I love the details of this building in the West Village
A tug and barge heading south on the East River
This is a place I know well; my husband worked there for 31 years as a photographer and photo editor. I also write for the paper freelance, so have been in there many times.
I always tell visitors to New York to get out of noisy, crowded, tourist-clogged midtown Manhattan as fast as possible and head to quieter neighborhoods like the East and West Village, Nolita and even parts of the Upper East Side, which is mostly residential but has some treasures like this lovely tearoom.
Get to a riverside park and enjoy the views and breezes. Savor a rooftop cocktail or a sunset bike ride.
I haven’t even mentioned Brooklyn (as I so rarely go there,) but it’s full of great shops and restaurants and views.
Montreal’s Habitat, a legendary bit of architecture
By Caitlin Kelly
If you’ve moved around a fair bit — as every child in a military family knows well, like the author of Small Dog Syndrome blog — it’s sometimes challenging to decide where home really is.
I’ve now lived decades in the same one-bedroom apartment in the same building in the same suburban New York town, by far the longest I have ever lived anywhere.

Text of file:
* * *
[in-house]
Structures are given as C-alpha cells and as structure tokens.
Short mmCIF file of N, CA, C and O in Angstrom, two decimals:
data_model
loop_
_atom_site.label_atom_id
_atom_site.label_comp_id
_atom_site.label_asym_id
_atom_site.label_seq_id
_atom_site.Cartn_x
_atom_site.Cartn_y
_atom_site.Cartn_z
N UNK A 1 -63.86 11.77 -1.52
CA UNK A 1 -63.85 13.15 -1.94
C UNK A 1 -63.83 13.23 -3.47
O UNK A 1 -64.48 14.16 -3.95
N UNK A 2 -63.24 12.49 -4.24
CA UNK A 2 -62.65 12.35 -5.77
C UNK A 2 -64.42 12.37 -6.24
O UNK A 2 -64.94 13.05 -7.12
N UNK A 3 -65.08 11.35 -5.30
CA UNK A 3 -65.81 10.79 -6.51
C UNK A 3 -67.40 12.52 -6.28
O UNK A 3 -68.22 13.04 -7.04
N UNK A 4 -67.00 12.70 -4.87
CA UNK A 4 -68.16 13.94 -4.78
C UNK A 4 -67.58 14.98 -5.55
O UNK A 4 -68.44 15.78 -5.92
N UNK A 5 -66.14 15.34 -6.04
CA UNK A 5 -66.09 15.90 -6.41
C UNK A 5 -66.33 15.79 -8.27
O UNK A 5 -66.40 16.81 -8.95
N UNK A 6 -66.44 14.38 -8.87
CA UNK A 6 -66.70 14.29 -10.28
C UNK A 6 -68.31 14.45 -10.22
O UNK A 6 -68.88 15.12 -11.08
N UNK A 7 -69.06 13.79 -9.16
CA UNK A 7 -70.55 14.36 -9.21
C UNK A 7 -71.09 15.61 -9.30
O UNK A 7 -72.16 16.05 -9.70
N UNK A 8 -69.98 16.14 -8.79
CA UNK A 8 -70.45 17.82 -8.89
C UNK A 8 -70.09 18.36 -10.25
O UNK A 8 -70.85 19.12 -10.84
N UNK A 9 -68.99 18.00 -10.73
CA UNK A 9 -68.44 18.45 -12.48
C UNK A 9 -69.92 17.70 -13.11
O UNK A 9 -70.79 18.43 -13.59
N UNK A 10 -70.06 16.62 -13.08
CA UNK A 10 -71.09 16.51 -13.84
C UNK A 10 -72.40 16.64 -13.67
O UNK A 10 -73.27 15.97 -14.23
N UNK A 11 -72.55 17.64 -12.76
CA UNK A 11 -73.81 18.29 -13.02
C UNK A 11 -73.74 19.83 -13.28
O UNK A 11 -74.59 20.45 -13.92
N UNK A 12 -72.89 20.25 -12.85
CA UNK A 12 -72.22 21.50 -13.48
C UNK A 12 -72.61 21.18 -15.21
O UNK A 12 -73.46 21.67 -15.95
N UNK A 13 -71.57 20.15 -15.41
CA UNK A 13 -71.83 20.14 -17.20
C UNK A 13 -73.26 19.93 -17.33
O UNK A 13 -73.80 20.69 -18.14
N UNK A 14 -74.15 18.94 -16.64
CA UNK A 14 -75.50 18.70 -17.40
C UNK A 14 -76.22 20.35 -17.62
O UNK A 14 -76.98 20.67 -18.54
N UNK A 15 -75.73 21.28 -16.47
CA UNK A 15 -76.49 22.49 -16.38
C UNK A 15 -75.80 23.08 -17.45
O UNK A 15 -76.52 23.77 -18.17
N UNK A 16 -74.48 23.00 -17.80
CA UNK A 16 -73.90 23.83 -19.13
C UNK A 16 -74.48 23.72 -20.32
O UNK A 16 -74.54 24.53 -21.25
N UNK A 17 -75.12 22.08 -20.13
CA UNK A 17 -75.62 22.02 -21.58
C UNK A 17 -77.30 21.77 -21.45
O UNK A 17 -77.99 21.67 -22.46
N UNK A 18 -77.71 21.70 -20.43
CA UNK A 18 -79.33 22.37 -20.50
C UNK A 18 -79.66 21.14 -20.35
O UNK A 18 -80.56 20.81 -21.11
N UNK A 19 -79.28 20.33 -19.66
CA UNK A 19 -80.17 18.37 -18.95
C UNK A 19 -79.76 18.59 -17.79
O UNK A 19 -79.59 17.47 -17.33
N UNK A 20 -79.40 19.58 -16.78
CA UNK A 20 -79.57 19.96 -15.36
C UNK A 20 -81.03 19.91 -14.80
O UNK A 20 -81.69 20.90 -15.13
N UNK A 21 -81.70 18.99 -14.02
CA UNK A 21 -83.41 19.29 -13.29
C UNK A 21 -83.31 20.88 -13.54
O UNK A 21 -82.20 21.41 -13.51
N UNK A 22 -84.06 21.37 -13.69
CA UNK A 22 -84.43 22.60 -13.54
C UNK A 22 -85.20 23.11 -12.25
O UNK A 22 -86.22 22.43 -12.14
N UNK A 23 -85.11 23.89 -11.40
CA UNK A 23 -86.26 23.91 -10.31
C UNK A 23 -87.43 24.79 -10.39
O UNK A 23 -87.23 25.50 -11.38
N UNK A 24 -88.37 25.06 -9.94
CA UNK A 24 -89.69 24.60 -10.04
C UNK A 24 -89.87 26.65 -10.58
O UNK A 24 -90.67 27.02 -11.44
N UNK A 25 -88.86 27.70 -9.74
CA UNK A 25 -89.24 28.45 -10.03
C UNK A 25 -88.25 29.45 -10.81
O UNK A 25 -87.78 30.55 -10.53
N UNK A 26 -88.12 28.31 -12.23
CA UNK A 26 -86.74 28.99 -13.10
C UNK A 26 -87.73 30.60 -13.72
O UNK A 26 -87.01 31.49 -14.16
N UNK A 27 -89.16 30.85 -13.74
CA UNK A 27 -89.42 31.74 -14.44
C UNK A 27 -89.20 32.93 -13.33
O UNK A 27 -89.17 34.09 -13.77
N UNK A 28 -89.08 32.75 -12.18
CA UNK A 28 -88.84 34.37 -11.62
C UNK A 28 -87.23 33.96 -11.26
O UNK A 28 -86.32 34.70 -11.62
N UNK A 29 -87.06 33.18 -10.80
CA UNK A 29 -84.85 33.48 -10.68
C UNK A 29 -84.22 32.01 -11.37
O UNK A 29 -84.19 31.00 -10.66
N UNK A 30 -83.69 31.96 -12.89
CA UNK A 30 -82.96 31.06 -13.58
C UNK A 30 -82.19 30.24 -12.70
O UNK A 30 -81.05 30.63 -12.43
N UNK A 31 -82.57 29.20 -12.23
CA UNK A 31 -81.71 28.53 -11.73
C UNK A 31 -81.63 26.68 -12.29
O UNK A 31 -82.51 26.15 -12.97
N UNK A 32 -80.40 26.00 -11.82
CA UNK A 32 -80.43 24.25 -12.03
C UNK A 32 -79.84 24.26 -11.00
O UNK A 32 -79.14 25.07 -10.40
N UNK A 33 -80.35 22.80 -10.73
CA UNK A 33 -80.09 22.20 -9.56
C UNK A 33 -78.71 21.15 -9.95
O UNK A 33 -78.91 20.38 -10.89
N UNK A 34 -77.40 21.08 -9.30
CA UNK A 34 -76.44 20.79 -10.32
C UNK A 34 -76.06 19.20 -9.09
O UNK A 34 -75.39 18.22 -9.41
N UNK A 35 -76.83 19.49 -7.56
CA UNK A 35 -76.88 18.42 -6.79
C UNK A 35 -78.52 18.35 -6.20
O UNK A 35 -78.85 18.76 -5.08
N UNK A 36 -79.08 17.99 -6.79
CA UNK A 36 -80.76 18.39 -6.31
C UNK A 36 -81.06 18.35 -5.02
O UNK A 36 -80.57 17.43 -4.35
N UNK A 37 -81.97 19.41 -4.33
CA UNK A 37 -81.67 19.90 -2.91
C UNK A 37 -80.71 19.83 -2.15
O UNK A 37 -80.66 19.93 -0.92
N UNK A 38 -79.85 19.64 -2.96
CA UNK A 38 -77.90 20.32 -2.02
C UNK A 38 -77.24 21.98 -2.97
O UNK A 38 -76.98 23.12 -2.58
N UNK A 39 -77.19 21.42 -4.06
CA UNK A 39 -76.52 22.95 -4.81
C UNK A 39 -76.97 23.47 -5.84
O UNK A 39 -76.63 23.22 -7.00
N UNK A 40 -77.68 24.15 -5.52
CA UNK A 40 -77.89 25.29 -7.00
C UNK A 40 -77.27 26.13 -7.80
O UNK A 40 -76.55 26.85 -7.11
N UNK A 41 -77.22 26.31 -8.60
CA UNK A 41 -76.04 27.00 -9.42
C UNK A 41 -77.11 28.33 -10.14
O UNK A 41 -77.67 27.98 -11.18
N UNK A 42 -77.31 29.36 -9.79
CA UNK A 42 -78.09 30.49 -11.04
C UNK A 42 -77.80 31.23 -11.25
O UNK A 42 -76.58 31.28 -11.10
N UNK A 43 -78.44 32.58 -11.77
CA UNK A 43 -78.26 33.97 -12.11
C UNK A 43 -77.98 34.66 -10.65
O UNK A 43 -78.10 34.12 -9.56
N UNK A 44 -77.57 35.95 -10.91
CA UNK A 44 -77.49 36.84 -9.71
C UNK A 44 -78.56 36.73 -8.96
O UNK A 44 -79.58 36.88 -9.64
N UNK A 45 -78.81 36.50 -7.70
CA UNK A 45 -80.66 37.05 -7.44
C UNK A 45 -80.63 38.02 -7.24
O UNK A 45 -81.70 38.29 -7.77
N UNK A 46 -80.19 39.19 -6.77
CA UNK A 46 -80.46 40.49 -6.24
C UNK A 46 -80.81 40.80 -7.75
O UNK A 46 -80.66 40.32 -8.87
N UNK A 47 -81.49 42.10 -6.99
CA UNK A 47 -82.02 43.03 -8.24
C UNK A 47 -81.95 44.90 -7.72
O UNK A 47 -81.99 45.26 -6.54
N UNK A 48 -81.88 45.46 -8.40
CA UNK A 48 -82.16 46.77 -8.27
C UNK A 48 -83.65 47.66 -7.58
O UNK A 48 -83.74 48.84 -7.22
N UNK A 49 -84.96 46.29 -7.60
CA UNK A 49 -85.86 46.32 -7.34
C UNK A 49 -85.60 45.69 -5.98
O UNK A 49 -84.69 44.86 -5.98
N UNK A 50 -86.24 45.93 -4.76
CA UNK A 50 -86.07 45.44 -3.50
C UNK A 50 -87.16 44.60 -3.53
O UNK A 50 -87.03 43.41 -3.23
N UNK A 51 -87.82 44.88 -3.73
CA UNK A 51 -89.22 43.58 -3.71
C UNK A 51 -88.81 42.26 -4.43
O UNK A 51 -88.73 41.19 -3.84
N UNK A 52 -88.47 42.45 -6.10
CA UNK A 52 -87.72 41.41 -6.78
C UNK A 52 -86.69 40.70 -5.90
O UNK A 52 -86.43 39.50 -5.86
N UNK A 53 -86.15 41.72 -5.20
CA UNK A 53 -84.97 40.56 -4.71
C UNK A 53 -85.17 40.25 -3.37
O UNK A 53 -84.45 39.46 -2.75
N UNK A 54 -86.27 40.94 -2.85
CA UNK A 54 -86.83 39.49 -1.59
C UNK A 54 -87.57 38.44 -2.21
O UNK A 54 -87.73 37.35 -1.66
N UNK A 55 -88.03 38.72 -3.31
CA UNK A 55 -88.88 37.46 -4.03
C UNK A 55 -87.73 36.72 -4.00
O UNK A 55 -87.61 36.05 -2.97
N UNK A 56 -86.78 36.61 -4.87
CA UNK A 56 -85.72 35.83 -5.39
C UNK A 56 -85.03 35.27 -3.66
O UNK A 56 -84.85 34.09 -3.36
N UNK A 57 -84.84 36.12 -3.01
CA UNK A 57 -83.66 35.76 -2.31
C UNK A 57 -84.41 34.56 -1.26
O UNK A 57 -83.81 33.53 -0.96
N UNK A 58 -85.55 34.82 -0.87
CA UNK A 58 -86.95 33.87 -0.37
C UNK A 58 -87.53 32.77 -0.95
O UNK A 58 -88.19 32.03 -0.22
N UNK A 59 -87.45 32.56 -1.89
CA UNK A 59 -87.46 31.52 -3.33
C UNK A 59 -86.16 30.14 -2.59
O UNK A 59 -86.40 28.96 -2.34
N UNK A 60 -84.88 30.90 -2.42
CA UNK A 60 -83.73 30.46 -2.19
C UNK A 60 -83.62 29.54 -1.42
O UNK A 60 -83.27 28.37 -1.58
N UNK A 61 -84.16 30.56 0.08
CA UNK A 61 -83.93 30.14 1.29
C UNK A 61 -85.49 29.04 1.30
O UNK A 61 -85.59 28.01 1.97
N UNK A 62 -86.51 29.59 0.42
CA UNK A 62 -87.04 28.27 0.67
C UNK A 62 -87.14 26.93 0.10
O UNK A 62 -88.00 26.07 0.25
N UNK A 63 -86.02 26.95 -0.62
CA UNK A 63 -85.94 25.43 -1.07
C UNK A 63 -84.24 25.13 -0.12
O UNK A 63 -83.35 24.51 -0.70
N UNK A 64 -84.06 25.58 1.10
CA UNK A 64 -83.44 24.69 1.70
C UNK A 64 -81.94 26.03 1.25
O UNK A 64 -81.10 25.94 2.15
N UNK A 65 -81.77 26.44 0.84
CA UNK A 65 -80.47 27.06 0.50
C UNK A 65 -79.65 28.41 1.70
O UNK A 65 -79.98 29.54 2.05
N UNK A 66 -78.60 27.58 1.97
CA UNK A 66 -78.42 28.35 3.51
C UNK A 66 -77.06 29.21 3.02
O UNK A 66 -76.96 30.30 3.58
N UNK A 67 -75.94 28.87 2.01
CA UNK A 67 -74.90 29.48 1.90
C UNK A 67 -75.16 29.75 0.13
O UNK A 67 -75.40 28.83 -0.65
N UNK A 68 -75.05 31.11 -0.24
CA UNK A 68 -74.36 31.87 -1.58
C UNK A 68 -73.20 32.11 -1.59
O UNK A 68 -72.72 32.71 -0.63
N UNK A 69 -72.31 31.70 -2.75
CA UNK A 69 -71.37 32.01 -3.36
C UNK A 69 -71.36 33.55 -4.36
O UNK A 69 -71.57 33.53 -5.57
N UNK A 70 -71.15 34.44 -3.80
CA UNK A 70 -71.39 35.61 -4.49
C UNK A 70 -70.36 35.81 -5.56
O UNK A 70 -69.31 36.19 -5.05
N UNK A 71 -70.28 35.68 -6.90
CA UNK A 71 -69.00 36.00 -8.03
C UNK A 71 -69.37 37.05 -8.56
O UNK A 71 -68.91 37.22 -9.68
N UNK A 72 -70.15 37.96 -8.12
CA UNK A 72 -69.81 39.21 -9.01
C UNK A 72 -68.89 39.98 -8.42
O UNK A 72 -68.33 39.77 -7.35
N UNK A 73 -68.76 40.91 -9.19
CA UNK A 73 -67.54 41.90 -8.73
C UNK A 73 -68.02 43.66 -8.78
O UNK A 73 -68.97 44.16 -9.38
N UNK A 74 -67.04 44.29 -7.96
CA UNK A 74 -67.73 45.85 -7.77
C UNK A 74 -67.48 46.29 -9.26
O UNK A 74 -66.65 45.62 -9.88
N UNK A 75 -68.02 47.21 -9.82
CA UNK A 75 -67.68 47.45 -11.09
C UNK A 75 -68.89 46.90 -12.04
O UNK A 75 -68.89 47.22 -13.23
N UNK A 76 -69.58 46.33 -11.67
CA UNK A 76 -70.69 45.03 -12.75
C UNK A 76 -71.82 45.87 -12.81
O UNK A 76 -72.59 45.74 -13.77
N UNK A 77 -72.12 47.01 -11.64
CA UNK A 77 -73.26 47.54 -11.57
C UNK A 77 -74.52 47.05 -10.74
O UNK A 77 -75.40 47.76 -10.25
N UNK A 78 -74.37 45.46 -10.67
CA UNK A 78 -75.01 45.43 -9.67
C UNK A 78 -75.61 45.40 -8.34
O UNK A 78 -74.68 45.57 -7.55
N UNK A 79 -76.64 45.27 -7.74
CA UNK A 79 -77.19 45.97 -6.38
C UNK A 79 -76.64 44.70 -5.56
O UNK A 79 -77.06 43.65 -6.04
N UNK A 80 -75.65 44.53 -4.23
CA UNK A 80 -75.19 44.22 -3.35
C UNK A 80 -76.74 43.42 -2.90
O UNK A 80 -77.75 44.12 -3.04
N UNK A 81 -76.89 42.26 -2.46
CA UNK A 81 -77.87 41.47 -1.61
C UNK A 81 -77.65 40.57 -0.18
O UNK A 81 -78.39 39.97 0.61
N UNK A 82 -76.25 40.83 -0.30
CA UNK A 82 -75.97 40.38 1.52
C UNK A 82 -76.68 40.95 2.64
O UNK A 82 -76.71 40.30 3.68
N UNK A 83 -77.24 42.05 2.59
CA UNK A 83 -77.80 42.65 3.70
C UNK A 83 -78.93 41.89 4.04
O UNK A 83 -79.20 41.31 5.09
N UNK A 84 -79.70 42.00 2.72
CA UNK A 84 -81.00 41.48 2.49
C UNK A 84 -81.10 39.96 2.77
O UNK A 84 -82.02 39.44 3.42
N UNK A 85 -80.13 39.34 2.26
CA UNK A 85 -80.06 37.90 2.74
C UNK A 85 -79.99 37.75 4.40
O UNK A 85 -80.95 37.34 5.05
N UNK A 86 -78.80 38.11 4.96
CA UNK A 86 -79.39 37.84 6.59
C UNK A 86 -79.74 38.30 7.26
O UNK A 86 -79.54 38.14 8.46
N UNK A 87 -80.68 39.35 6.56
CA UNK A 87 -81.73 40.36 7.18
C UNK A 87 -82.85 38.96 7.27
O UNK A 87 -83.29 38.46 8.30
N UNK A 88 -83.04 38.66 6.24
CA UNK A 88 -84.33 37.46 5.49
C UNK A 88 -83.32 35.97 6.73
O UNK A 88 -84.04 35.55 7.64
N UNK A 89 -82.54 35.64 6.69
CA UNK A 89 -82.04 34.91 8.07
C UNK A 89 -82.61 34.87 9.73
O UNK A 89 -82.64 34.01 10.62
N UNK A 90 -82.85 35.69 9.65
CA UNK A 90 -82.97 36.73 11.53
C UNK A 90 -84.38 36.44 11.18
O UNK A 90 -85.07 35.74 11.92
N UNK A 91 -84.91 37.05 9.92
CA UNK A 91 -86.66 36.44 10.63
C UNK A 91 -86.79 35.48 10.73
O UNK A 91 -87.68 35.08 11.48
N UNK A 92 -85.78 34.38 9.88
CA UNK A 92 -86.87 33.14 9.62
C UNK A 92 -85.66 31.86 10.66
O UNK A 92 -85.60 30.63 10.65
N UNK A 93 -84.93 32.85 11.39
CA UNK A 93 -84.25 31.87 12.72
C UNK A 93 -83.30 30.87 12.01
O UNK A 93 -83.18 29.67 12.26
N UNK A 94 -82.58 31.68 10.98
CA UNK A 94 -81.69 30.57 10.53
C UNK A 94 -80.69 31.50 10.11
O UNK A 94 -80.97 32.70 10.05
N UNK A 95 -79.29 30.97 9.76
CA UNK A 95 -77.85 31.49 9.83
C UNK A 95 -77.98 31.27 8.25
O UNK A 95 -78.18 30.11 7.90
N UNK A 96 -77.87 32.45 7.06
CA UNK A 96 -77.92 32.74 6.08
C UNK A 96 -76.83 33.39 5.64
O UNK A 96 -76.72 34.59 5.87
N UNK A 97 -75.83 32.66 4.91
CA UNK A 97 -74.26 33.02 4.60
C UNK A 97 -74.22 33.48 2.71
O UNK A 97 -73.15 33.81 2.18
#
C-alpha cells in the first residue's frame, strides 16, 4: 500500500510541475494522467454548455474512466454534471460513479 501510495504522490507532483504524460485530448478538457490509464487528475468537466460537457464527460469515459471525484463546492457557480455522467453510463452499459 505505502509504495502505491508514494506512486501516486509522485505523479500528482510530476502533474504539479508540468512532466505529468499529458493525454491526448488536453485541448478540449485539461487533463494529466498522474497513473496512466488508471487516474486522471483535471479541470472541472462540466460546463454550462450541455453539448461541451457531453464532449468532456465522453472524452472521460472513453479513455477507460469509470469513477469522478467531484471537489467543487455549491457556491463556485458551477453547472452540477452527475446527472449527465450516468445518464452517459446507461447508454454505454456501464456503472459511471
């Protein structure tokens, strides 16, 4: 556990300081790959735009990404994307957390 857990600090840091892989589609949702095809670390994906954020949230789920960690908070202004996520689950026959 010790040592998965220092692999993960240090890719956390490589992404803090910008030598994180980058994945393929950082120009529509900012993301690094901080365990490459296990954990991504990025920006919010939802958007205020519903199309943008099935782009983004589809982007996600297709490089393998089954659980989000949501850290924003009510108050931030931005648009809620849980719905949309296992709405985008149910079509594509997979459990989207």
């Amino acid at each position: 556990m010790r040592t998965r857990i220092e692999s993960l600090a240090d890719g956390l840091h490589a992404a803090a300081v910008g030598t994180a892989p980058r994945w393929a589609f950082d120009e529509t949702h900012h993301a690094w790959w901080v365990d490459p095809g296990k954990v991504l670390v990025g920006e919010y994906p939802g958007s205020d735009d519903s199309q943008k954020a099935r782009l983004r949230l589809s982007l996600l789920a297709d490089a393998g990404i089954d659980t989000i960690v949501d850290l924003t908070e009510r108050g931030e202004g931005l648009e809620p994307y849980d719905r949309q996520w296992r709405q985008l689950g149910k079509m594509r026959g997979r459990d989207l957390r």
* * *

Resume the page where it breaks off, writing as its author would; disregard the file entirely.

When my adult midlife peers lament the final sale of their beloved childhood home, I think: “Huh.” Not me.
I’ve moved a lot and have lived in five countries. But it’s now been a long, long time since I last changed residences, absolutely worn out after changing my home location six times in seven years.
It takes time to settle in, to get to know a place and its rhythms.
And, sometimes — despite all your highest hopes and best intentions — it’s just a really poor fit.
I did not enjoy living in Montreal, even with the nicest apartment anywhere ever (fireplace, 15 foot ceilings, spacious rooms) — the winter was too cold and long and snowy and the professional possibilities far too limited. Plus incredibly high taxes and, then anyway, a disturbingly high crime rate. Our building was broken into a lot.
Same for my 1.5 years in small-town New Hampshire, before the Internet, with no family/friends/job and an exhausted/absent medical resident for a boyfriend.
Born, lived to age two.
ages two to five, with my parents, while my father made films for the BBC.
The Ex, an annual event in Toronto
Toronto, ages five to 30
— a gorgeous huge house with a big backyard. Parents divorced when I was seven.
— boarding school Grades 4-9 and summer camp (four of them) ages 8-17
— a downtown apartment shared with my mother.
— a second apartment in the same building, shared with my mother.
— an apartment with my father and his girlfriend.
— a house (owned), also living with with them, in a lovely neighborhood, facing a park.
— a ground-floor, back alley studio in a bad neighborhood, until a man tried to pull me out of the bathroom window while I was in the bath. Lived alone.
— a sorority house, for the summer. Shared space, very comforting!
— a top floor studio apartment near campus; alone.
— a top floor apartment in a downtown Victorian house; with boyfriend.